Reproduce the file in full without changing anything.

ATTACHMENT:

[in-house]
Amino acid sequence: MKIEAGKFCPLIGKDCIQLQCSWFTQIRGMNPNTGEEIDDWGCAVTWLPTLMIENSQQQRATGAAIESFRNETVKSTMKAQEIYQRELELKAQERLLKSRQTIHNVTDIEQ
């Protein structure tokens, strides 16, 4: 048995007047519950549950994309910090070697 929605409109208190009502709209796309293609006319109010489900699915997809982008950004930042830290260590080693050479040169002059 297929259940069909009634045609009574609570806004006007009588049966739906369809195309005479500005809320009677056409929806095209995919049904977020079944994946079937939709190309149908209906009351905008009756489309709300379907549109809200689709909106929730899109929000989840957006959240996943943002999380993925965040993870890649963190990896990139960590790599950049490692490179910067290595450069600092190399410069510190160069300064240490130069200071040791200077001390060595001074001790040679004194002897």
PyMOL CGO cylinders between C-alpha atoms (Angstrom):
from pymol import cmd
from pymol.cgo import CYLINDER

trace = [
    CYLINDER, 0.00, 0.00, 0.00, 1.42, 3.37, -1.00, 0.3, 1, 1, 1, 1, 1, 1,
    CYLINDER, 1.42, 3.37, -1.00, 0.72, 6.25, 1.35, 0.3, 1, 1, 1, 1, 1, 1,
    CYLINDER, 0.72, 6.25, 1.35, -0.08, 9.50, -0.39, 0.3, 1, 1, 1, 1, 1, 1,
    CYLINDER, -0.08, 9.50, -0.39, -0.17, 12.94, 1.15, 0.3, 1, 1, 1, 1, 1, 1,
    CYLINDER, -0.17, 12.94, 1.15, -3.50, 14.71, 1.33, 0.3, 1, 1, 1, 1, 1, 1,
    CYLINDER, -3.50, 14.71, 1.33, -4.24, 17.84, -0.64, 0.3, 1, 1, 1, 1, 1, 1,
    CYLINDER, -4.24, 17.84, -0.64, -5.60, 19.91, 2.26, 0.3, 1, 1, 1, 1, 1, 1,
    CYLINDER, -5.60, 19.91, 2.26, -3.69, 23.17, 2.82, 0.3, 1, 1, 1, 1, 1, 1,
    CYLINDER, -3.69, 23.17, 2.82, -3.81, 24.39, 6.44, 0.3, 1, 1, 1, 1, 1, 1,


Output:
[in-house]
Amino acid sequence: MKIEAGKFCPLIGKDCIQLQCSWFTQIRGMNPNTGEEIDDWGCAVTWLPTLMIENSQQQRATGAAIESFRNETVKSTMKAQEIYQRELELKAQERLLKSRQTIHNVTDIEQ
């Protein structure tokens, strides 16, 4: 048995007047519950549950994309910090070697 929605409109208190009502709209796309293609006319109010489900699915997809982008950004930042830290260590080693050479040169002059 297929259940069909009634045609009574609570806004006007009588049966739906369809195309005479500005809320009677056409929806095209995919049904977020079944994946079937939709190309149908209906009351905008009756489309709300379907549109809200689709909106929730899109929000989840957006959240996943943002999380993925965040993870890649963190990896990139960590790599950049490692490179910067290595450069600092190399410069510190160069300064240490130069200071040791200077001390060595001074001790040679004194002897």
PyMOL CGO cylinders between C-alpha atoms (Angstrom):
from pymol import cmd
from pymol.cgo import CYLINDER

trace = [
    CYLINDER, 0.00, 0.00, 0.00, 1.42, 3.37, -1.00, 0.3, 1, 1, 1, 1, 1, 1,
    CYLINDER, 1.42, 3.37, -1.00, 0.72, 6.25, 1.35, 0.3, 1, 1, 1, 1, 1, 1,
    CYLINDER, 0.72, 6.25, 1.35, -0.08, 9.50, -0.39, 0.3, 1, 1, 1, 1, 1, 1,
    CYLINDER, -0.08, 9.50, -0.39, -0.17, 12.94, 1.15, 0.3, 1, 1, 1, 1, 1, 1,
    CYLINDER, -0.17, 12.94, 1.15, -3.50, 14.71, 1.33, 0.3, 1, 1, 1, 1, 1, 1,
    CYLINDER, -3.50, 14.71, 1.33, -4.24, 17.84, -0.64, 0.3, 1, 1, 1, 1, 1, 1,
    CYLINDER, -4.24, 17.84, -0.64, -5.60, 19.91, 2.26, 0.3, 1, 1, 1, 1, 1, 1,
    CYLINDER, -5.60, 19.91, 2.26, -3.69, 23.17, 2.82, 0.3, 1, 1, 1, 1, 1, 1,
    CYLINDER, -3.69, 23.17, 2.82, -3.81, 24.39, 6.44, 0.3, 1, 1, 1, 1, 1, 1,